A Scientific Approach Can Help You Solve Many Types of Possession Aggression, Part 2: Other Dogs

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By Dr. Sophia Yin

Last time we looked at how to use a science-based approach (use of counterconditioning) to dealing with dogs with food bowl aggression and saw that by approaching the problems systematically the solution was pretty straightforward. So how do we tweak that approach to the case where the dog is food aggressive only towards other dogs?

For instance, “Puzzled in Pittsburg” writes,

I accidentally left my treat bag on the hill at a park with a friend and her dog went to sniff it. Rosco attacked him and made him bleed! Yesterday I was playing fetch by the water and another dog came by to investigate the toy I was throwing and Rosco attacked him (They had been playing together so nicely until I made the mistake of getting his throw toy out of the car).

As with the last example, we want to approach this in a systematic manner. Here are the questions that I generally ask myself:

  1. What he’s afraid of having stolen and by whom (people or other dogs).
  2. Then think, how can I help him to feel good about these people and dogs approaching his stuff (Classical counterconditioning). How can I make him feel that their approach predicts a jackpot of prizes for him?
  3. How can I do this safely so no-one is at risk?
  4. How do I know when he’s learning what I hope he is?
  5. How many people (or dogs) and situations should I practice in before I can completely trust him?

Compared to this, dealing with food bowl aggression towards people is easy because it’s easy to control the situation. So how to we control the situation when it relates to two dogs?

Once again, we’ll make sure we work on the leave-it exercise so Fido learns that the only way he gets food objects on the floor is to wait patiently. But besides this, we need to train him that when valuable food items are around and other dogs approach, the approaching dogs are no longer a threat, rather they are a cue that good things are about to happen.
How will you do this safely and can you do it on your own? Because, realistically, how likely is it that the rest of the family will be there to help you on a regular basis? One way is using the Treat&train® remote controlled treat dispenser. First follow the program for training your possessive dog to lie down calmly on a rug using the Treat&train®, because doing so will really speed the possession aggression program up. Then once you’re through this short and simple training, you can start the possession aggression behavior modification.

Start with the possessive Fido lying down on the rug facing sideways to the direction in which you will have the practice dog approach.

The Treat&Train can be at the edge of the rug where you want Fido’s head. You will lay down treats or something else your Fido would normally be possessive over a couple of feet away from his head on the side that’s closest to the location from which the practice dog (such as Fido’s housemate) will approach. The treats can be in a bowl or plate. For safety’s sake, be sure Fido is tethered via leash to something stable so that if you make a mistake and he leaps towards the item he would normally guard he can’t reach the practice dog you’re using in training. Also make sure that the Treat&train has yummy rewards that are as tasty or tastier than the treats that are on the ground.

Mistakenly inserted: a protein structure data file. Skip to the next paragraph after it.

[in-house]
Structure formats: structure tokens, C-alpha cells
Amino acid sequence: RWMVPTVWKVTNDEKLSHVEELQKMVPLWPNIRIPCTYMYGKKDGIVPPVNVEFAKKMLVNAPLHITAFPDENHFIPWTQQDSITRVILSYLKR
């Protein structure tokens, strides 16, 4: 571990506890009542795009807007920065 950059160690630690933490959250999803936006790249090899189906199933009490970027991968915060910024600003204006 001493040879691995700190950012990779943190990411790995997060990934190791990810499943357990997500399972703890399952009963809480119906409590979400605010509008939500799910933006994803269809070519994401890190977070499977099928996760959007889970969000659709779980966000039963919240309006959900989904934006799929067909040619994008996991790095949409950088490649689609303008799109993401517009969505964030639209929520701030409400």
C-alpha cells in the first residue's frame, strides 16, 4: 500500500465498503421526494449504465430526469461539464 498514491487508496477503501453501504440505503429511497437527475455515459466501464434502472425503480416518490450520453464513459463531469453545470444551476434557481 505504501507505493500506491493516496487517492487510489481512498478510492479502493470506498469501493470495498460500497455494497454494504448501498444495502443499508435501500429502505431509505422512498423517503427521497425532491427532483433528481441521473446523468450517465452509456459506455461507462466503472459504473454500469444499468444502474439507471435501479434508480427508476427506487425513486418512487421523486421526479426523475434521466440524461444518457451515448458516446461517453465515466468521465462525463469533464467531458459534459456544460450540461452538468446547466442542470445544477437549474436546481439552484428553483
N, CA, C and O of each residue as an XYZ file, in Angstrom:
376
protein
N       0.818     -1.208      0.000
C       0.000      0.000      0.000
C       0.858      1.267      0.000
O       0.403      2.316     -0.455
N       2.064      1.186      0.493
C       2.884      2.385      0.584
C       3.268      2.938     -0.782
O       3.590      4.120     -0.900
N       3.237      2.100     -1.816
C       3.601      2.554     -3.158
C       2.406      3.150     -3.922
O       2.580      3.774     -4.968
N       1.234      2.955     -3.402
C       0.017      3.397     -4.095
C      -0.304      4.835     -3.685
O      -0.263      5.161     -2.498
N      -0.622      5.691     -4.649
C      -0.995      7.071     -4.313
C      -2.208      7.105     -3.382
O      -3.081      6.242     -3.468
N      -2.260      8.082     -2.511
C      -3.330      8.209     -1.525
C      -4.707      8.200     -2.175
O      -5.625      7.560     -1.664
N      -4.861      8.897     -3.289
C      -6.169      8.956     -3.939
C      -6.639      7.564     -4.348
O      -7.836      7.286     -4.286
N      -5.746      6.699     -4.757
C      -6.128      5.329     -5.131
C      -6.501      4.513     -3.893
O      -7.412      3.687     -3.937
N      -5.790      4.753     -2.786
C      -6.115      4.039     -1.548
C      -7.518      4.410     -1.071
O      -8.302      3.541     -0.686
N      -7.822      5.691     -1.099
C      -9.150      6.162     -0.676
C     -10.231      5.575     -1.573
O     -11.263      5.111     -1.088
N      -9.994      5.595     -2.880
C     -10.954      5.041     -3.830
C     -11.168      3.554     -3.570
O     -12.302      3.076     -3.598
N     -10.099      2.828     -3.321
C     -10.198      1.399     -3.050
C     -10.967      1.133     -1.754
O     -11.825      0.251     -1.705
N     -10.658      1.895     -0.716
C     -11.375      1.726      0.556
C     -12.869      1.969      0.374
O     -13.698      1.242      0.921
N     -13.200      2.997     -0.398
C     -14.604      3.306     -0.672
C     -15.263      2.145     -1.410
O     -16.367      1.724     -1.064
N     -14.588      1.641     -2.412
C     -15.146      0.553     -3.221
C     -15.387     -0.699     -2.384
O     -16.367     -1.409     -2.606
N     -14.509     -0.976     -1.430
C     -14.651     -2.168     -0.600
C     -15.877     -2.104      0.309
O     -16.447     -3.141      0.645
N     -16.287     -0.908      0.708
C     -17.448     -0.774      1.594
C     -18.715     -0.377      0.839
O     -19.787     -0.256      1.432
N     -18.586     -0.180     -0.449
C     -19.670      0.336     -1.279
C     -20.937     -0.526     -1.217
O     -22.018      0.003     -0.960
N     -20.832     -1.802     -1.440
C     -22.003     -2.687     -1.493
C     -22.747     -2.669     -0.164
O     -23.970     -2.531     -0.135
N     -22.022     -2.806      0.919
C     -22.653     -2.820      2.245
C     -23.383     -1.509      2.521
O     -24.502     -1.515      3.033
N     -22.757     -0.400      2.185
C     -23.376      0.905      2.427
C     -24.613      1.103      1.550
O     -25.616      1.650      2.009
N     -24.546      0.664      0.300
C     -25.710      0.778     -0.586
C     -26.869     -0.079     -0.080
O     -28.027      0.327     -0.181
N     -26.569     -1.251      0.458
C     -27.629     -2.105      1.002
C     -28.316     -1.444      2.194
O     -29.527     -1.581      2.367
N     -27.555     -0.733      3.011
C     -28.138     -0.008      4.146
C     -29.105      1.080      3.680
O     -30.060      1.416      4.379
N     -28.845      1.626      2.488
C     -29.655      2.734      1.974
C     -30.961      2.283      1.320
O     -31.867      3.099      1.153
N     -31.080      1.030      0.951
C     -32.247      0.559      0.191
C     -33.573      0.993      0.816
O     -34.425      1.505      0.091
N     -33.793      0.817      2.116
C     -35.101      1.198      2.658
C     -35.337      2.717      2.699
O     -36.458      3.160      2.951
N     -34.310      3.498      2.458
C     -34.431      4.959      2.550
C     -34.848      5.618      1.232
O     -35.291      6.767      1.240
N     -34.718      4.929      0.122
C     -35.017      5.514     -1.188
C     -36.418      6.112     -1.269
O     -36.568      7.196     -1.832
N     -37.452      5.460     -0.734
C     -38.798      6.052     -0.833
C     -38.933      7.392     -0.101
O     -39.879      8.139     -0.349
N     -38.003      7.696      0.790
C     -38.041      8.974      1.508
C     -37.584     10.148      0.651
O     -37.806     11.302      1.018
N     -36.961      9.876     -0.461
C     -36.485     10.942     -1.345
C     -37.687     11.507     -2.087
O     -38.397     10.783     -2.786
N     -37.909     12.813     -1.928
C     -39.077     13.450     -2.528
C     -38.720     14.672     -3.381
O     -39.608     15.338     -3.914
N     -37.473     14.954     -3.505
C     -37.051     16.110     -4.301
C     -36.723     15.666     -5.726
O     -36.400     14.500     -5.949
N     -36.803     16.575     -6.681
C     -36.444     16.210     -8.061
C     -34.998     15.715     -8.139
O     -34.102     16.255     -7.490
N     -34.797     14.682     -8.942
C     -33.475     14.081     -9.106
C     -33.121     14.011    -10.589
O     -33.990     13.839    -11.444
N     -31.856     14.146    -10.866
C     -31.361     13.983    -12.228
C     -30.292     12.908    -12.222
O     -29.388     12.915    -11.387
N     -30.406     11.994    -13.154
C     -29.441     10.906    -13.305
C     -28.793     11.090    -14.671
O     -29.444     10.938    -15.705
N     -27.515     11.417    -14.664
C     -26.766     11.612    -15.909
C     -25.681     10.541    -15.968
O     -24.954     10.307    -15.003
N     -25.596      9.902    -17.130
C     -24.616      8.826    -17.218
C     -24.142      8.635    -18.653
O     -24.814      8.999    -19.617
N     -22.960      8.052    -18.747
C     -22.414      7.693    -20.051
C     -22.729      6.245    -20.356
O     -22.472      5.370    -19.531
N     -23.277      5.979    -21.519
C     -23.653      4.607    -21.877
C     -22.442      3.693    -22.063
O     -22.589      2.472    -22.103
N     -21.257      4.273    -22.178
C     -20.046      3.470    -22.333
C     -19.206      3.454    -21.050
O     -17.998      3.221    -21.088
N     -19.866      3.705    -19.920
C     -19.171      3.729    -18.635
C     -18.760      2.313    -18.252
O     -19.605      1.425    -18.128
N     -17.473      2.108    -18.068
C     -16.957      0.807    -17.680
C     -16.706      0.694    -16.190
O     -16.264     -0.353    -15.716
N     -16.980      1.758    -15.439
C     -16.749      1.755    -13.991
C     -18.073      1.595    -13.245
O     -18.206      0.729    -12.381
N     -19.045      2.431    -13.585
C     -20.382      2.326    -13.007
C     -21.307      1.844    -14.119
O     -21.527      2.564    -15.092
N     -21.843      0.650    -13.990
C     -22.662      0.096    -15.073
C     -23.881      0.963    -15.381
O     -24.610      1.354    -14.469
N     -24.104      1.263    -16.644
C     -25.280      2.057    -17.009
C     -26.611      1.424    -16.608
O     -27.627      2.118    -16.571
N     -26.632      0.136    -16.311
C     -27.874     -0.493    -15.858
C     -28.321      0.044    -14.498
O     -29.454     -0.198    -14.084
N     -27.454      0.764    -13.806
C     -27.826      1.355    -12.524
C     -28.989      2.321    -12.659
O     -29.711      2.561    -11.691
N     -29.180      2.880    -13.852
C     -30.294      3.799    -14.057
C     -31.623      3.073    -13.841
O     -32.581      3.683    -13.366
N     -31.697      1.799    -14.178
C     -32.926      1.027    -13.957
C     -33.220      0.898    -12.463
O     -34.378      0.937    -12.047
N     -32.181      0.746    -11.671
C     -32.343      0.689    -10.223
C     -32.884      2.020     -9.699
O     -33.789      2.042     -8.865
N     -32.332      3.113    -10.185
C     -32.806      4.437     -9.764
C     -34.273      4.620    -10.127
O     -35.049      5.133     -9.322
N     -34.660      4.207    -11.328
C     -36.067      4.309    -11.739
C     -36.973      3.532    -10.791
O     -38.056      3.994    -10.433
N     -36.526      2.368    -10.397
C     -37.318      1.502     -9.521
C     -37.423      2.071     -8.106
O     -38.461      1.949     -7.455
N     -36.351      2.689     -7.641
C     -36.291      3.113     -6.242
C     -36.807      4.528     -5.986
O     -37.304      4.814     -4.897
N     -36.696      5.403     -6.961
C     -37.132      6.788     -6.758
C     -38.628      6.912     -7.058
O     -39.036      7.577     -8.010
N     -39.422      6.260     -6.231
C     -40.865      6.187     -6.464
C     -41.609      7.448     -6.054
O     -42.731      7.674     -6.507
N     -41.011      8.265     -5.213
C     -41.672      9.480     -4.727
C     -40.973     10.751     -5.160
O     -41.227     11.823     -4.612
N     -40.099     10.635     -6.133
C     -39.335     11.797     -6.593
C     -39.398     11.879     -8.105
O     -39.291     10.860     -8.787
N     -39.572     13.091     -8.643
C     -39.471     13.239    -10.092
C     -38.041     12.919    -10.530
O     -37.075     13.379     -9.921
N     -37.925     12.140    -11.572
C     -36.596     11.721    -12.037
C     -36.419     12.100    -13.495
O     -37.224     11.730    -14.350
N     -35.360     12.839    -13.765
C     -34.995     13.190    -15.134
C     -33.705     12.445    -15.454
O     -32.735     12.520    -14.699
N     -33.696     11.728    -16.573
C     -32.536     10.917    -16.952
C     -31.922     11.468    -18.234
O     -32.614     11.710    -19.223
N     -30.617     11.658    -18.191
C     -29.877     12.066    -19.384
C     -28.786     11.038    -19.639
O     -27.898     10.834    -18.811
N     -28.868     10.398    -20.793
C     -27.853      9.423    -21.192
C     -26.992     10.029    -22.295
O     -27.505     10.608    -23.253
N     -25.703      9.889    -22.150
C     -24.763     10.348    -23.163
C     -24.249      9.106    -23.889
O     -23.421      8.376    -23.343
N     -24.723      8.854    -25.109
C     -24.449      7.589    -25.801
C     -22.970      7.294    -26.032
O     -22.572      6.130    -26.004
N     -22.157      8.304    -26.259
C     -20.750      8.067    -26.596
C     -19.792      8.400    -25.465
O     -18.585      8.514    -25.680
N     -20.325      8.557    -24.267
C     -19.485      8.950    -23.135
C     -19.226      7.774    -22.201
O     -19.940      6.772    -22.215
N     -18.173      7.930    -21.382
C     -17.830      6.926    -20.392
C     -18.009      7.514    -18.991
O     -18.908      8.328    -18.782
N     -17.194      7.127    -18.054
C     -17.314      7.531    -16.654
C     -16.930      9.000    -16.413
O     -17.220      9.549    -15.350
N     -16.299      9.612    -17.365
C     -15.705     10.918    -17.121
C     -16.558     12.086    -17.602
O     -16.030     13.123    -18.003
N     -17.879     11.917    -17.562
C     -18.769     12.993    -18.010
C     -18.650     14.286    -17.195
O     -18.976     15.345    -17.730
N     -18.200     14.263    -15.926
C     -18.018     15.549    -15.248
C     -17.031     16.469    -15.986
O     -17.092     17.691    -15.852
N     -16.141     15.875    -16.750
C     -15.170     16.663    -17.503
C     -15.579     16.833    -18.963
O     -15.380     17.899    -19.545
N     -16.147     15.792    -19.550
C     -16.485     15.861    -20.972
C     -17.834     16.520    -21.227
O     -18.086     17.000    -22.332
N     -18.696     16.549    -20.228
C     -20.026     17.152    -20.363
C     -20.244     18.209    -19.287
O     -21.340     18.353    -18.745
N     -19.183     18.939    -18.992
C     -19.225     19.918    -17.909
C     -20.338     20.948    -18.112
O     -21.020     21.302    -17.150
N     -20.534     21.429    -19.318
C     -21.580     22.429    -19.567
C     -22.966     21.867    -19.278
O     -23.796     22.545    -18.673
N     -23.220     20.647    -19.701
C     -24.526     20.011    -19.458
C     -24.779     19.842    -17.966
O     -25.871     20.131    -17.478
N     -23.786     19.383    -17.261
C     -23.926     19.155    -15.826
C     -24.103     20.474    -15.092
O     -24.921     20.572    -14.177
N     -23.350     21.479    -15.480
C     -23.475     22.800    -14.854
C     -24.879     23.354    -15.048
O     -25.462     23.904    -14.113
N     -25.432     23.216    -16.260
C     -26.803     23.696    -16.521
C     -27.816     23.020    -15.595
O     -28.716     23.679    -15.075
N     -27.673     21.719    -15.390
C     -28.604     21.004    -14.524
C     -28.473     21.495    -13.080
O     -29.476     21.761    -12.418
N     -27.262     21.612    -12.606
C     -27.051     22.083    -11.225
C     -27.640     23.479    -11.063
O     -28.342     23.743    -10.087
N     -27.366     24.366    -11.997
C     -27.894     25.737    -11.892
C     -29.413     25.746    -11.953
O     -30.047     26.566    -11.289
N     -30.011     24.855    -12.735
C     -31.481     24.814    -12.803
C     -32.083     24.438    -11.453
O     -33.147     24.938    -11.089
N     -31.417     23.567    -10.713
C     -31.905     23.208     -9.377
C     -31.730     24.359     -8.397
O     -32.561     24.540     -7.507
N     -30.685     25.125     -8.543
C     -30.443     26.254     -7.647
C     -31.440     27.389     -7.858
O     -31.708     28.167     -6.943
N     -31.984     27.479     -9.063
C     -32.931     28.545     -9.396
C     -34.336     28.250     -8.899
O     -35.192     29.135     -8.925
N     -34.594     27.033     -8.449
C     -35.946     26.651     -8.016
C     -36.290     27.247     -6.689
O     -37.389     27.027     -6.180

Now you’re ready for the first session. Start with the practice dog across the room and ideally visually out of sight behind a chair or counter (or even just outside the room). Then walk out from behind the visual barrier and approach Fido. As soon Fido sees the practice dog, dispense treats from the Treat&Train continuously  (every 1-3 seconds) so that he associates the appearance and approach of the practice dog with yummy treats. Only approach to a distance where you know that Fido will remain focused only on the food rewards from the Treat&train rather than turning towards the practice dog out of concern that the practice dog will take the treats that are lying on the floor. Then within 5-10 seconds of starting to approach,  turn around and walk away to head back behind the visual barrier. As you walk away, stop dispensing treats from the Treat&Train. Repeat this step at least 3-5 times to the same distance successfully before you decide to start moving a little closer. Practice in short sessions (5 minutes) and always stay below the threshold where Fido might act possessive (e.g. hovers over the food item that is on the plate that the practice dog is approaching). Wait behind the visual barrier for at least 5-10 seconds so that Fido has plenty of time to wonder what makes the treats dispense—“Oh approach of another dog towards my treats causes the Treat&Train to give me treats.”

If you’re doing this correctly, then within several sessions, as soon as Fido sees the practice dog approaching him and the treats on the ground, he should turn away from the treats on the ground and look at the Treat&Train expectantly. This tells you that he understands that the other dog’s approach towards his valued item is a cue that he’ll get even better treats from the Treat&Train, so he need not be possessive.

Once Fido showing signs that he thinks the practice dog’s approach towards his treats brings him great luck and even more treats from the Treat&train, you can work closer to him (but still out of leash range). Systematically approach more closely or spend more time in the area of the plate with treats or have the practice dog move around more excitedly in the area of the treats (but make sure Fido doesn’t have to worry that the practice dog will jump or step on him since that could scare or hurt Fido and cause him to regress). Even get to the stage where the practice dog eat the treats that are on the plate.

Once you repeatedly find that Fido no longer cares about the practice dog approaching the food item, you can practice in slightly different situations—Different rooms, different practice dogs, outside instead of inside.